It took Bill Peduto less than two hours to declare victory on Election Night: With the election a foregone conclusion, the mayor-elect gave his victory speech at around 9:40 p.m., to the cheers of an audience gathered at Homewood's Greater Pittsburgh Coliseum. By another reckoning, though, the announcement was nearly a decade in the making.
In that time, Peduto had lost one mayoral run and abandoned another, headed a council majority, and then lost it. This year's victory came only after he'd painstakingly built a political operation that helped elect allies in races across the city.
And that may have been the easy part.
Asked by a reporter what it meant to win the November election with 84 percent of the vote, Peduto answered, "I have my work cut out for me."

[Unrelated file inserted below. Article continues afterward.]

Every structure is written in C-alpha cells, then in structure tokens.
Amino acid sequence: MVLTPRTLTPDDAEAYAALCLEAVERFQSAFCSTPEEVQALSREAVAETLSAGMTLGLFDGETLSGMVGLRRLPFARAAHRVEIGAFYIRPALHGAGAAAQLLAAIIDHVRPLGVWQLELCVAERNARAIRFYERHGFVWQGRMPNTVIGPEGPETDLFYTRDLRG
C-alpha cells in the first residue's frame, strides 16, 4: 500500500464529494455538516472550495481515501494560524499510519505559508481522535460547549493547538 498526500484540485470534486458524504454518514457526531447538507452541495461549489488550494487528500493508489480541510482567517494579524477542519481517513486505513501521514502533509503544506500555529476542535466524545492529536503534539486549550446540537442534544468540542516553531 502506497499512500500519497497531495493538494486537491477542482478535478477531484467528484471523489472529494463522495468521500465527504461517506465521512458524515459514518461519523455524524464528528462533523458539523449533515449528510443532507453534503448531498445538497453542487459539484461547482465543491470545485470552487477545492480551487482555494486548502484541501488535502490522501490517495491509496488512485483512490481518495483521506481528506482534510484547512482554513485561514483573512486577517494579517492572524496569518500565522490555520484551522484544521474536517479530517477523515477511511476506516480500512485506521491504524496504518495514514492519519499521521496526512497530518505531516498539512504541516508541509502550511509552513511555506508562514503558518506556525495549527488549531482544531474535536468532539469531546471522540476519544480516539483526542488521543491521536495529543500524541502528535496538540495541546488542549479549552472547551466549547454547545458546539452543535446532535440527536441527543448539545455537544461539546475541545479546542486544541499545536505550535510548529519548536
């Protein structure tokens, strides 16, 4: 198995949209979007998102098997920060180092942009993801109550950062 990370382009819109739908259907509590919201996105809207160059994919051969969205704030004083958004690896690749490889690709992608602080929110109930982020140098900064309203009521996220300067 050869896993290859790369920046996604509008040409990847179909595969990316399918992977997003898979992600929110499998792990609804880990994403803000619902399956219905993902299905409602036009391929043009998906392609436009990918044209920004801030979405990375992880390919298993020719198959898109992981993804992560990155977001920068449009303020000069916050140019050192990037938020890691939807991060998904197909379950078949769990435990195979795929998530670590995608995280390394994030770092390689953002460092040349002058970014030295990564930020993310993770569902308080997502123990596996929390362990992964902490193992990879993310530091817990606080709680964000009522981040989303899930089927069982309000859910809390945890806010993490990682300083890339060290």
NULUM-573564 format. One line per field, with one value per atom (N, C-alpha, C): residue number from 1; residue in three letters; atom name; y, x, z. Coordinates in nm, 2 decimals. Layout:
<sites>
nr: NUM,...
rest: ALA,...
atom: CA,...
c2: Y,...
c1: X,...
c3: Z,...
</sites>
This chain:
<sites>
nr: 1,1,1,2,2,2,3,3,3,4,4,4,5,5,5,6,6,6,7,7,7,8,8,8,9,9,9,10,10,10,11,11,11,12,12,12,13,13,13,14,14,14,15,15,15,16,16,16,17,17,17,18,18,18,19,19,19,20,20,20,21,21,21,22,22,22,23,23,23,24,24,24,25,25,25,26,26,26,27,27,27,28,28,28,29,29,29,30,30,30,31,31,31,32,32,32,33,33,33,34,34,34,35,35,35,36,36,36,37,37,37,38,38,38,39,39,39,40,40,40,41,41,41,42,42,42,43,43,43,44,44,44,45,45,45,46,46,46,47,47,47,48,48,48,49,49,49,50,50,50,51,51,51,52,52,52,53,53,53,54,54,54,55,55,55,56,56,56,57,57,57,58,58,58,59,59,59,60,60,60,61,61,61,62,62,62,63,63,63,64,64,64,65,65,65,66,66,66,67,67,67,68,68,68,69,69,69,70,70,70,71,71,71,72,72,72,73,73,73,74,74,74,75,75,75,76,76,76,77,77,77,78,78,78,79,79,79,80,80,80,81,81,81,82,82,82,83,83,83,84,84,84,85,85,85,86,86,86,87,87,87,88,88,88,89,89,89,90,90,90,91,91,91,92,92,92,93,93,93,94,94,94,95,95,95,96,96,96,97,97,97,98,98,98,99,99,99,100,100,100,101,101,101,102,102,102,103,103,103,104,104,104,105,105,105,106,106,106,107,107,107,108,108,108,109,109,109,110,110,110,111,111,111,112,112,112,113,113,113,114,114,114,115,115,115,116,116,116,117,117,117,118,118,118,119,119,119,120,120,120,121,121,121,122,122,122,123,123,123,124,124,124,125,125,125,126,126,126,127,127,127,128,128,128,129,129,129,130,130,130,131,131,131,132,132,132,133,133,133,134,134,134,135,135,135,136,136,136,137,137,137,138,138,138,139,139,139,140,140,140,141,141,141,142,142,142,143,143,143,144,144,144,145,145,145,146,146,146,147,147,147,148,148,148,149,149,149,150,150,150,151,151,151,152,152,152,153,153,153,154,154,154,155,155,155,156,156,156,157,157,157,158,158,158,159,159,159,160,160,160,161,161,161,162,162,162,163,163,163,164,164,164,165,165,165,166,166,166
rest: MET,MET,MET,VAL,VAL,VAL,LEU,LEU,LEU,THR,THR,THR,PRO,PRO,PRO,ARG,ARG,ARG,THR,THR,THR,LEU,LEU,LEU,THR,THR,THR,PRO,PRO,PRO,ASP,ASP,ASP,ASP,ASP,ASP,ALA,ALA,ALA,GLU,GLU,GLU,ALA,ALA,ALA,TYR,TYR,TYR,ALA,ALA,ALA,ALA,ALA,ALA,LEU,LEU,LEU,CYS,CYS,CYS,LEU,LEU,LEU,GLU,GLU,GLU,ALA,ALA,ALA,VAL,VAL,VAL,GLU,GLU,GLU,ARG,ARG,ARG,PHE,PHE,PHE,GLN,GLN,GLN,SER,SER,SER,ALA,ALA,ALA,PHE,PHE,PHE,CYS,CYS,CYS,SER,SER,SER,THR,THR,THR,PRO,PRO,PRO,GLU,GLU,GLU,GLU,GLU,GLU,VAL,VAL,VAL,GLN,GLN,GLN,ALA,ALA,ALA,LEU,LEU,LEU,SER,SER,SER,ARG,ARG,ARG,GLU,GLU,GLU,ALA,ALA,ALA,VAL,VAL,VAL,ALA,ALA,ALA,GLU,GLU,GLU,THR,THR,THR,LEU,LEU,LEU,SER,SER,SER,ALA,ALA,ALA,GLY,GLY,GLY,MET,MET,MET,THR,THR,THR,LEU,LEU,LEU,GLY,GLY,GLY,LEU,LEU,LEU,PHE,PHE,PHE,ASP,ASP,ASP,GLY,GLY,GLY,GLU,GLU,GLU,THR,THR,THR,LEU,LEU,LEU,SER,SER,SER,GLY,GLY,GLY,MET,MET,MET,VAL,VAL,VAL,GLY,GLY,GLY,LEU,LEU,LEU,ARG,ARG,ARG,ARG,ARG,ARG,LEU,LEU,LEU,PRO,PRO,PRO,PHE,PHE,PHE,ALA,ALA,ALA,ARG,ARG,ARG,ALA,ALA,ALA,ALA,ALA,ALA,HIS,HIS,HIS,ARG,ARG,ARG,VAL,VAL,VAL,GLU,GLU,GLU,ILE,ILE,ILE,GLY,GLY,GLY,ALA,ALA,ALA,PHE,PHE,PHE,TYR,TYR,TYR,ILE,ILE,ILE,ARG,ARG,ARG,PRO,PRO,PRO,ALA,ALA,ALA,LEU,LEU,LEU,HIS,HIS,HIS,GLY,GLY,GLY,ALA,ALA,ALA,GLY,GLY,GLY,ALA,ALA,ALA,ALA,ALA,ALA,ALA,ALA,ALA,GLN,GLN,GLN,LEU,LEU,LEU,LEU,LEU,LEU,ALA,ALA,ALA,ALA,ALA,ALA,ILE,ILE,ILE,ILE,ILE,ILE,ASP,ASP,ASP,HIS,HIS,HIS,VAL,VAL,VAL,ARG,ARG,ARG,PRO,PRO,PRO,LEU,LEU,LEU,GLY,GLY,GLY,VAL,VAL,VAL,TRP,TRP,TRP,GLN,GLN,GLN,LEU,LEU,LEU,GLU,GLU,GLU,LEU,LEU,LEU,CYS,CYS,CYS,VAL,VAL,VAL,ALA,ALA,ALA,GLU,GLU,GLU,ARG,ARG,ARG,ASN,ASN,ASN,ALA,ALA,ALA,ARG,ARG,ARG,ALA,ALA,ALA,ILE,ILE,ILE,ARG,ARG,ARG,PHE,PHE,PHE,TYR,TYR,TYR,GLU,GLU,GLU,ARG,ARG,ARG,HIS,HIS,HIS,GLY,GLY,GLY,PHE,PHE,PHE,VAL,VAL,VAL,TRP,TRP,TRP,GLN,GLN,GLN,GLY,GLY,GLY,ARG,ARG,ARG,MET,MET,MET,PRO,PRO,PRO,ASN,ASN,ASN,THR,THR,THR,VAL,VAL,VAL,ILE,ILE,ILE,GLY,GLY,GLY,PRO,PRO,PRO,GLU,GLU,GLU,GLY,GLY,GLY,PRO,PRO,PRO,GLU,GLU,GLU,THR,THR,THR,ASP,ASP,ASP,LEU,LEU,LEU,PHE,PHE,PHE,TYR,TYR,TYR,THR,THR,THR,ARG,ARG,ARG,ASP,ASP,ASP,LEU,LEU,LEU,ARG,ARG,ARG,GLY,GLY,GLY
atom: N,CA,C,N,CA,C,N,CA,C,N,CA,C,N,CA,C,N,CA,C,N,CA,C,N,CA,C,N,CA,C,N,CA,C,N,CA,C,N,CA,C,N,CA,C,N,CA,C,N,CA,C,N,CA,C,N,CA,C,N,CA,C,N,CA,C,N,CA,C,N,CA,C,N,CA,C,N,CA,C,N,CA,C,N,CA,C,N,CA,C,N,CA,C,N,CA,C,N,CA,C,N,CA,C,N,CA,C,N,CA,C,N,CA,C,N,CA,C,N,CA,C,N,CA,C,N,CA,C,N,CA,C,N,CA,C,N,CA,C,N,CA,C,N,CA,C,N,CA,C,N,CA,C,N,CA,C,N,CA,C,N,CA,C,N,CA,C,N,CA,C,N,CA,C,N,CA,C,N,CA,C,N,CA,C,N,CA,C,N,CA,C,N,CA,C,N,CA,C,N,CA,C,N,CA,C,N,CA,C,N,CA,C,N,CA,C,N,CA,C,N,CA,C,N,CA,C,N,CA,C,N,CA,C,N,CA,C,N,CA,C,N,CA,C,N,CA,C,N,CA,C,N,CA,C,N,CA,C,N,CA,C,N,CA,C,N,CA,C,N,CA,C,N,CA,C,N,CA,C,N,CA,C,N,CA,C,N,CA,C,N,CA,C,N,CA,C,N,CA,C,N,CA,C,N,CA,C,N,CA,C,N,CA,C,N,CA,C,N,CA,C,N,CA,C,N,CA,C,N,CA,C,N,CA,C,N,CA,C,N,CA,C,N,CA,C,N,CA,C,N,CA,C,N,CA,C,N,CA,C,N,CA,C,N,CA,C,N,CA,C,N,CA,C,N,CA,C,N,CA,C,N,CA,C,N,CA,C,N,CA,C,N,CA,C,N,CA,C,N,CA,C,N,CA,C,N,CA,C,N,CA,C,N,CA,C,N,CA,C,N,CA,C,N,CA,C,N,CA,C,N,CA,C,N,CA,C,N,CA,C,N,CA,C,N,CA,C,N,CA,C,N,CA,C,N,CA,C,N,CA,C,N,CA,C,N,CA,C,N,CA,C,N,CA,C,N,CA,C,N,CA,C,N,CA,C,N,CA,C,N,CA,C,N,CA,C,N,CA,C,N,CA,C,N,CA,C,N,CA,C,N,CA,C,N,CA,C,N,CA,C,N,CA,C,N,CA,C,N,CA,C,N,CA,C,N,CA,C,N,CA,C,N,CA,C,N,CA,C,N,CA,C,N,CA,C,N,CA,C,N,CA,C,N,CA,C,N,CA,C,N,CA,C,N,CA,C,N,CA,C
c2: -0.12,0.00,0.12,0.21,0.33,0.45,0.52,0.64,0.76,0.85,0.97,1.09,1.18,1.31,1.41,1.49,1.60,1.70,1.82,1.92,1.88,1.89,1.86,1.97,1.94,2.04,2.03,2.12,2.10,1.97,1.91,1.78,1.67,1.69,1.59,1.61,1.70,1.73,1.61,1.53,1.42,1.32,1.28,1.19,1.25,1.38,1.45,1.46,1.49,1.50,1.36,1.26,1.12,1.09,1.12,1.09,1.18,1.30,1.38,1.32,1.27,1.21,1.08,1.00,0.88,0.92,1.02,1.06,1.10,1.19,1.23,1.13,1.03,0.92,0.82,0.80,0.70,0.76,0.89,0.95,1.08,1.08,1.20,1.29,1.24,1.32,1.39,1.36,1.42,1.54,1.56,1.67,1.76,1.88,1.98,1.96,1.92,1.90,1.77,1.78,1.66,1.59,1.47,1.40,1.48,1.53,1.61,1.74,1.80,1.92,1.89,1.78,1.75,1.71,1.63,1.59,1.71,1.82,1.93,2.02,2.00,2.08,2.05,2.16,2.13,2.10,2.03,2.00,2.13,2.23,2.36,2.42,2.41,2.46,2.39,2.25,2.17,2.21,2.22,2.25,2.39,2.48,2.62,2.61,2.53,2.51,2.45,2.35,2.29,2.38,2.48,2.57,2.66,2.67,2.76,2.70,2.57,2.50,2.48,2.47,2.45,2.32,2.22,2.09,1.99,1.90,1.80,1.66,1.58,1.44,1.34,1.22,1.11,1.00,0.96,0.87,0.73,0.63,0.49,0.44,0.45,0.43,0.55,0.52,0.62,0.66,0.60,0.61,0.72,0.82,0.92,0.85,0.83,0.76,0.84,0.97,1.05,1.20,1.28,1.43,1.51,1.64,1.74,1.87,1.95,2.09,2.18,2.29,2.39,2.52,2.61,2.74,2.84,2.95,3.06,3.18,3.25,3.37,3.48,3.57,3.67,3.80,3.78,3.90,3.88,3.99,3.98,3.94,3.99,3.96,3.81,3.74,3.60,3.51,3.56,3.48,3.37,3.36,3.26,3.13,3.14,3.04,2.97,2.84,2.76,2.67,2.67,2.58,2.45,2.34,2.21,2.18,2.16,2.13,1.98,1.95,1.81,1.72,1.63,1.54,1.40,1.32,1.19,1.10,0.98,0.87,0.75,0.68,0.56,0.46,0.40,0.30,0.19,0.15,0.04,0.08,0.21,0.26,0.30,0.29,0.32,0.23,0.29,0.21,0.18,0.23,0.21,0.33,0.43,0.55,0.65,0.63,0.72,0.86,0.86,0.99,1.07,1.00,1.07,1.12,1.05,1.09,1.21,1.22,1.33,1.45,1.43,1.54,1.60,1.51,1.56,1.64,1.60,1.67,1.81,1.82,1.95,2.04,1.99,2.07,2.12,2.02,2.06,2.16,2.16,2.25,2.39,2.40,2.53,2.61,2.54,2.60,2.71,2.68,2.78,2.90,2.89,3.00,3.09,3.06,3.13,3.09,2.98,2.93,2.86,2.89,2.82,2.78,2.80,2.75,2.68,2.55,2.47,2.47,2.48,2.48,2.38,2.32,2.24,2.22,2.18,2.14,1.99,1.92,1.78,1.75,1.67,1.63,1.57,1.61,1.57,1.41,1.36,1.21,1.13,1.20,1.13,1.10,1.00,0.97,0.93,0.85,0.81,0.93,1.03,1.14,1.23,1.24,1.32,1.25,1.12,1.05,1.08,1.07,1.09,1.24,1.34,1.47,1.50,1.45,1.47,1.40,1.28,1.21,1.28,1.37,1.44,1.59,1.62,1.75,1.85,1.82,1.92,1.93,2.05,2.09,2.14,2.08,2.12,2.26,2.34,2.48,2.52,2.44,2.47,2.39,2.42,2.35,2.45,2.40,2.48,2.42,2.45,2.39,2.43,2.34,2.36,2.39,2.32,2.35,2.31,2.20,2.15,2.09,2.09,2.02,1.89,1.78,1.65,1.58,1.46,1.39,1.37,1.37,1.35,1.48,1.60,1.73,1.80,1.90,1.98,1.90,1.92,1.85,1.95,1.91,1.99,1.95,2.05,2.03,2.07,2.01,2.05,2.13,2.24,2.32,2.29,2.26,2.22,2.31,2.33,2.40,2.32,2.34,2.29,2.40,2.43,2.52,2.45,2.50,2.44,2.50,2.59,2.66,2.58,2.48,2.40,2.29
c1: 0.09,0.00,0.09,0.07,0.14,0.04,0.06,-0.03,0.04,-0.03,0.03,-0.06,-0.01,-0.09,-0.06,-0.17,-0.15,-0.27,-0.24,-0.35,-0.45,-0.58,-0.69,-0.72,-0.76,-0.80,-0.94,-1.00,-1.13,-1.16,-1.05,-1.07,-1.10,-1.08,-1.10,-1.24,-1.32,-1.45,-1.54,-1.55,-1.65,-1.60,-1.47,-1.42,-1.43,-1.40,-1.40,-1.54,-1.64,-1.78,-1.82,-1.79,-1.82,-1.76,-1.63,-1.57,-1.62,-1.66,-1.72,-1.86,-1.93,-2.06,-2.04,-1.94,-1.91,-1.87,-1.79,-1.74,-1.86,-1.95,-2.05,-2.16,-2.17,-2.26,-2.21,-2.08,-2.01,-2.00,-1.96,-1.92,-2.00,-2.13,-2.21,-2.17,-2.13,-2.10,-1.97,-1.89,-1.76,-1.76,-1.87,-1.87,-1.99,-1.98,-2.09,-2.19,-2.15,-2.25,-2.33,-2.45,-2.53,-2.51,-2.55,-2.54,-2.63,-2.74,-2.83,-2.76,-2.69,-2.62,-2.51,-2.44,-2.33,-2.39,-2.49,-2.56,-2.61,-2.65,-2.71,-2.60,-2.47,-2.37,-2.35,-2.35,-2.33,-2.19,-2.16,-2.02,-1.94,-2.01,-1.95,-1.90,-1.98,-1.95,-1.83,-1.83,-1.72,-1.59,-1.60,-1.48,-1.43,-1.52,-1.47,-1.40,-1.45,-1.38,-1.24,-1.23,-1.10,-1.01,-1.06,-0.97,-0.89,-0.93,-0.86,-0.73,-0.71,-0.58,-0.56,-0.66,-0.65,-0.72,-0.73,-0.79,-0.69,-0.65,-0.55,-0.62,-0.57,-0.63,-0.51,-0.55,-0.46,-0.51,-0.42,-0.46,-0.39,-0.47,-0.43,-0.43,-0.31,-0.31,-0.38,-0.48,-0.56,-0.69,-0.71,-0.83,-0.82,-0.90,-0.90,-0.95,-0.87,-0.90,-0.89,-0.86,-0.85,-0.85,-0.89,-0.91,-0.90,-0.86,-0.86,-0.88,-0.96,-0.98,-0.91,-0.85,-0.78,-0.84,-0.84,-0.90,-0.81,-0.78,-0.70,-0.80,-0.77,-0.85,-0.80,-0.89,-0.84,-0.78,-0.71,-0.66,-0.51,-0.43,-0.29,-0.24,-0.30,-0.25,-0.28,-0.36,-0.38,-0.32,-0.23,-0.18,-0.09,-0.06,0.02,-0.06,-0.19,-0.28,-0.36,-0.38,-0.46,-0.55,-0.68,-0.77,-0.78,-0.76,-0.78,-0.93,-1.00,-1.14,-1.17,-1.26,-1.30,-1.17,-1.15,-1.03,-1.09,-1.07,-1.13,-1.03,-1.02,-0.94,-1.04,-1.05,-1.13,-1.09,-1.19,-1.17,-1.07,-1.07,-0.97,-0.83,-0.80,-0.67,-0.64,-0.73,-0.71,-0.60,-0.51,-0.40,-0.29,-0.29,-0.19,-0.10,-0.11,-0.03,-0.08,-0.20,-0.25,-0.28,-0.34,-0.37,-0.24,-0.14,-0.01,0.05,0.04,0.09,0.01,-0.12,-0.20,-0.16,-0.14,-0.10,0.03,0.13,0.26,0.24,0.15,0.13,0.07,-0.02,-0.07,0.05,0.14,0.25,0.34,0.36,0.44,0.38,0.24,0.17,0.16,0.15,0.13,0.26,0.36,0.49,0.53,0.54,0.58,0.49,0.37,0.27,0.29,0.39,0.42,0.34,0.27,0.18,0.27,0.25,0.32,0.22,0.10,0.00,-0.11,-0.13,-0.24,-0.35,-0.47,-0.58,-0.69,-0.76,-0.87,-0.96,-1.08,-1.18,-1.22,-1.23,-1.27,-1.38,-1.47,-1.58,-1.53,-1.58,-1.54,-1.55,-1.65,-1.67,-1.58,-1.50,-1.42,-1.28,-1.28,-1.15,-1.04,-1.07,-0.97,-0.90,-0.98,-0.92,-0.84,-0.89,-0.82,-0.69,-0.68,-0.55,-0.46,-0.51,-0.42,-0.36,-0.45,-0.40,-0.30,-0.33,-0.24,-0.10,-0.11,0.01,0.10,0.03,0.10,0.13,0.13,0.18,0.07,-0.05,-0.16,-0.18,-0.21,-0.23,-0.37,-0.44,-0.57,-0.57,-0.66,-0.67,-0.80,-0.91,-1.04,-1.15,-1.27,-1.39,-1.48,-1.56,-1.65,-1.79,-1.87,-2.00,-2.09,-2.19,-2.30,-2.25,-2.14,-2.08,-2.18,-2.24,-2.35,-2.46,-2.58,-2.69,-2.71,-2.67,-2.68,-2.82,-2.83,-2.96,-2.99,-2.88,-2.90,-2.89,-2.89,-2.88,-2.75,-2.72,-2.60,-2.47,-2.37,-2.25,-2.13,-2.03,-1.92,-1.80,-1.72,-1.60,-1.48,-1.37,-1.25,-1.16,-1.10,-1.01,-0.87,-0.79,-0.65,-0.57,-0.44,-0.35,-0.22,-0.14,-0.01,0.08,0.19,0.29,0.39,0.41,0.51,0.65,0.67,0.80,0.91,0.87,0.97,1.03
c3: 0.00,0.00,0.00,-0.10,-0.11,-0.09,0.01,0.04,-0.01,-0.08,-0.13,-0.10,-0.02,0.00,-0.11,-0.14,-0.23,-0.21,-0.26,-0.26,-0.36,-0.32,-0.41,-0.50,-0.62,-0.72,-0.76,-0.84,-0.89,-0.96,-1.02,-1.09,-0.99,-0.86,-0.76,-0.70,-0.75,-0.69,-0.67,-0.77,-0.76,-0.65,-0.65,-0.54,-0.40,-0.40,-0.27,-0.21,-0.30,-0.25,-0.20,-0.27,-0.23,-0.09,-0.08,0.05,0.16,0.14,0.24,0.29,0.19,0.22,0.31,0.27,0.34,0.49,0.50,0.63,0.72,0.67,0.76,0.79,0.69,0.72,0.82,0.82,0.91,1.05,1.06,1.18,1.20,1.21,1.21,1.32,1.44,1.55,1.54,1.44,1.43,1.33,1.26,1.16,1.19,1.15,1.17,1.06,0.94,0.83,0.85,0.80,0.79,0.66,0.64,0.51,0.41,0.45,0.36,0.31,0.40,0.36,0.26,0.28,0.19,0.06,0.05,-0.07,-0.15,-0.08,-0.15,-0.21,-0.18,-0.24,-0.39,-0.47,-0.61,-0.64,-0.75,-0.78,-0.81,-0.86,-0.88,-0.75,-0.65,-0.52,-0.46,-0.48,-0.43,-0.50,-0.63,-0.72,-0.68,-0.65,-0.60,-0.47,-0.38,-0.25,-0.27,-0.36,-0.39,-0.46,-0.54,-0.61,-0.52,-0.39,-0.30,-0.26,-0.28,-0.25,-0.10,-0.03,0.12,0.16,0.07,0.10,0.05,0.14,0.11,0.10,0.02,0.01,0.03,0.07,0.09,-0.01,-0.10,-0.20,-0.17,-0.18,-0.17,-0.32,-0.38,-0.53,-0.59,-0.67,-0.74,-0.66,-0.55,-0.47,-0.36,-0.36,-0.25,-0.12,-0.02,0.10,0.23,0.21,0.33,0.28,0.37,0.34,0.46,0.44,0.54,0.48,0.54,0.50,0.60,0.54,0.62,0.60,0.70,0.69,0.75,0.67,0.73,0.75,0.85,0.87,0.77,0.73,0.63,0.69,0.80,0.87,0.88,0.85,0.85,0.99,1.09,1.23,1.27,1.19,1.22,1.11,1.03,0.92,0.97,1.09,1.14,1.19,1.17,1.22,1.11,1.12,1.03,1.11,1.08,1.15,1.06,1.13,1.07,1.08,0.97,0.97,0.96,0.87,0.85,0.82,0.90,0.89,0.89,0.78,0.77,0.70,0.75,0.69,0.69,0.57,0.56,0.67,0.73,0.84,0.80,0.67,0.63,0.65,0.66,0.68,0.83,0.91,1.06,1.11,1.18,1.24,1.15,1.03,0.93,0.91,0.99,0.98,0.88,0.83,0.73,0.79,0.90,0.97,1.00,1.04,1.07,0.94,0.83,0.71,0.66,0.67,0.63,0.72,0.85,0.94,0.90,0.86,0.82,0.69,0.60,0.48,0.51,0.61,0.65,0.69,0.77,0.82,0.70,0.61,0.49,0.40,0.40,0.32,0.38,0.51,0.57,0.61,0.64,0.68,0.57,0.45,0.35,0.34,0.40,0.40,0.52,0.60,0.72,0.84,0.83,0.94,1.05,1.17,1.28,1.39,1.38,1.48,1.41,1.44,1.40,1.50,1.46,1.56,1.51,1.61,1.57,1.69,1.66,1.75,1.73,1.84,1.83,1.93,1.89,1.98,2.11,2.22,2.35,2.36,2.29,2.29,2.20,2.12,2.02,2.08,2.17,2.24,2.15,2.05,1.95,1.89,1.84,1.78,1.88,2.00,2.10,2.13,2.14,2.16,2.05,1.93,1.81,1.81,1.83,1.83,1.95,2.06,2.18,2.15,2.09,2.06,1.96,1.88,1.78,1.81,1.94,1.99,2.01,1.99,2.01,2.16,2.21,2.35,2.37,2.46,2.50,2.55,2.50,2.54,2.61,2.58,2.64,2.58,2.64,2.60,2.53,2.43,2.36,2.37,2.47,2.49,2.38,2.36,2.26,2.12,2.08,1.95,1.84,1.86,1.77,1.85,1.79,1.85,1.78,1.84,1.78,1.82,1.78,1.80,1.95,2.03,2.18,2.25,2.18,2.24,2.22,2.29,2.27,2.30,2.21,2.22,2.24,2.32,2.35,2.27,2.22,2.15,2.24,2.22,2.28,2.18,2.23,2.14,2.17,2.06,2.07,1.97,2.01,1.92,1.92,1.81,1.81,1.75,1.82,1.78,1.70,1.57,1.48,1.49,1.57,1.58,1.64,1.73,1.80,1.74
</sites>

But he was, he said, glad for the journey: "I think back to 2005" — his first mayoral bid — "and I think I would have been a terrible mayor."
"We weren't with him back then," agreed Gabe Morgan, state director of the Service Employees International Union's local 32BJ, on Election Night. When Peduto joined council as the representative of the affluent East End, in 2002, he boasted of being the knowledge-worker's representative: An early initiative involved supporting after-hours clubs in the interest of creating a vibrant nightlife. More recently, though, Peduto touted a "prevailing-wage" bill for workers in tax-subsidized buildings, and backed Hill District residents seeking neighborhood benefits from the new Penguins arena. "We saw Bill, who represents the wealthiest in the city, fight the hardest for working people," Morgan said.
And Peduto, who was repudiated in black neighborhoods throughout the city in 2005, won many of them this year, thanks partly to allegiances with black leaders like state Rep. Ed Gainey. Few missed the symbolism of Peduto's decision to hold his celebration in one of the city's most neglected communities. As Morgan put it, "We define progressive as where you hold your victory party."